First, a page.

Under the Federal Rules of Evidence, the court is permitted to "take judicial notice on its own." FED. R. EVID. 201(c). Moreover, the court may take judicial notice of a fact "that is not subject to reasonable dispute" because it is either "generally known within the trial court's territorial jurisdiction" or "can be accurately and readily determined from sources whose accuracy cannot reasonably be questioned." FED. R. EVID. 201(b)(1)-(2). Based upon the pleadings, there is no dispute concerning where James J. Brown ("James Brown") was born or the biographical contents of his website. (ECF Nos. 1, 80, 81, 85, 89, 96, 97, 98, 101, 103, 104.) Additionally, provided that the website on which the facts are based is James Brown's official website, James Brown's birthplace is a fact that may be "accurately and readily determined" from a source "whose accuracy cannot reasonably be questioned." FED. R. EVID. 201(b)(2). See generally Doron Precision Sys., Inc. v. FAAC, Inc., 423 F. Supp. 2d 173, 179 n.8 (S.D.N.Y. 2006) (taking judicial notice of information "publicly announced on a party's website" because the authenticity was not in dispute, and the information was "capable of accurate and ready determination" (quoting FED. R. EVID. 201(b))). The court takes judicial notice of the website only for purposes of indicating the birthplace of James Brown. See Coal. for a Sustainable Delta v. Fed. Emergency Mgmt. Agency, 812 F. Supp. 2d 1089, 1093 (E.D. Cal. 2011) ("[J]udically noticed documents may be considered only for limited purposes.").

In May 2013, following litigation in the Aiken County Court of Common Pleas, the South Carolina Supreme Court reversed the trial court's approval of a family settlement regarding James Brown's estate, upheld the removal of several fiduciaries, and remanded the case for the appointment of new fiduciaries. (ECF No. 85 at 4 (citing Wilson, 743 S.E.2d at 768).) On October 1, 2013, the Aiken County Court of Common Pleas appointed Defendant Bauknight to serve as the personal representative of the estate and trustee of the trust. (ECF No. 85-1 at 27-29.) On October 10, 2013, Defendant Sojourner was appointed as a limited special administrator of James Brown's estate and tasked with defending the estate against challenges. (ECF No. 85-1 at 35-36 ¶¶ 3-4.)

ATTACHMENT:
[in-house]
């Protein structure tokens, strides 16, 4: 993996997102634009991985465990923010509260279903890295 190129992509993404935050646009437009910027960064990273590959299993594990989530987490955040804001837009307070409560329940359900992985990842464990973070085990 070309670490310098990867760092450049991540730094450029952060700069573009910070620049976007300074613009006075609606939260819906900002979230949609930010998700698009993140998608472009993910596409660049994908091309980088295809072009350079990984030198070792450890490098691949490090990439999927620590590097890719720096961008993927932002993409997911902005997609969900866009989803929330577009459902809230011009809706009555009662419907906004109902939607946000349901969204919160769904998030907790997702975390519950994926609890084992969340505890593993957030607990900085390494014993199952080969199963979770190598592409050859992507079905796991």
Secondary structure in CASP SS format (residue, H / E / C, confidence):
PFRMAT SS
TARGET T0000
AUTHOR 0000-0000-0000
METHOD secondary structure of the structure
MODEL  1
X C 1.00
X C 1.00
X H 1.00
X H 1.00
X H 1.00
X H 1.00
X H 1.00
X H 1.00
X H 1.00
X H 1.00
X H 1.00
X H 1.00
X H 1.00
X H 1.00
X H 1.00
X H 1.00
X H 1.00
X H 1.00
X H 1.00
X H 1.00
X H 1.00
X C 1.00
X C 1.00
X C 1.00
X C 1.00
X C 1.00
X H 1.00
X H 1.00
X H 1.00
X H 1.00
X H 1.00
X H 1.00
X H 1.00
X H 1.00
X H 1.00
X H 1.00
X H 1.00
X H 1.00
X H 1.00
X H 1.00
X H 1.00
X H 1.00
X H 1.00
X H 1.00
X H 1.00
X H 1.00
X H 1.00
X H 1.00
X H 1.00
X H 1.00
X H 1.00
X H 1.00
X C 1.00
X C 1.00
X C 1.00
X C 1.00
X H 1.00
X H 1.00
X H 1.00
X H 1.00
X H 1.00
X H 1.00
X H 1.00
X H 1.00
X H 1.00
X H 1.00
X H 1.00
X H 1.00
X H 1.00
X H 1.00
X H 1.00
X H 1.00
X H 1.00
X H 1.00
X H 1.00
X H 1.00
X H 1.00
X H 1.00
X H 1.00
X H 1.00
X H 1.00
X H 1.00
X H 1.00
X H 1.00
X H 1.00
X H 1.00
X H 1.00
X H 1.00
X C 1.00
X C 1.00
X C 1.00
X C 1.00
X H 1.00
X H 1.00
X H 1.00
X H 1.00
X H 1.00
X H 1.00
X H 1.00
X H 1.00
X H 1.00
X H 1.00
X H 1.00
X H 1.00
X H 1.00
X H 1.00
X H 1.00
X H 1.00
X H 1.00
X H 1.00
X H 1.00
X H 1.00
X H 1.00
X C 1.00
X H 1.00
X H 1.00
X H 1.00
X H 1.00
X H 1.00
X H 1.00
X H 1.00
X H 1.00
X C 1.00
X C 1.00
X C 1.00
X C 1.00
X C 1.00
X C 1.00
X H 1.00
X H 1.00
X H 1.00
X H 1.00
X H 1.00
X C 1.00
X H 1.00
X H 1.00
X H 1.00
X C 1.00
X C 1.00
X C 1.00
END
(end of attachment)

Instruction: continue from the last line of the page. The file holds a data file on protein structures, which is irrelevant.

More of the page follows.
In 2015, the Aiken County Court of Common Pleas determined that Defendant Hynie was the surviving spouse of James Brown. (ECF No. 80-1 at 6.) During that same year, that lower court held that Defendant Brown was the biological son and a lawful heir to James Brown. (ECF No. 101-4.) In 2018, the South Carolina Court of Appeals also held that Defendant Hynie was the surviving spouse of James Brown. See In re Estate of Brown, 818 S.E.2d 770, 776 (S.C. Ct. App. 2018) ("Therefore, we find the trial court did not err in finding [Defendant Hynie] was married to Brown."). Subsequently, in order to obtain review of the South Carolina Court of Appeals' ruling, Plaintiffs filed a Petition for a Writ of Certiorari with the South Carolina Supreme Court. On February 1, 2019, the South Carolina Supreme Court granted Plaintiffs' Petition for a Writ of Certiorari. (ECF No. 151 at 4-5.)

Generally, under the Federal Rules of Evidence, a federal court "may properly take judicial notice of 'matters of public record' and other information that, under Federal Rule of Evidence 201, constitute 'adjudicative facts.'" Goldfarb v. Mayor & City Council of Balt., 791 F.3d 500, 508-09 (4th Cir. 2015) (citations omitted). See generally Reyn's Pasta Bella, LLC v. Visa USA, Inc., 442 F.3d 741, 746 n.6 (9th Cir. 2006) ("We may take judicial notice of court filings and other matters of public record." (citation omitted)); Colonial Penn Ins. Co. v. Coil, 887 F.2d 1236, 1239 (4th Cir. 1989) ("We note that '[t]he most frequent use of judicial notice of ascertainable facts is in noticing the content of court records.'" (citation omitted)).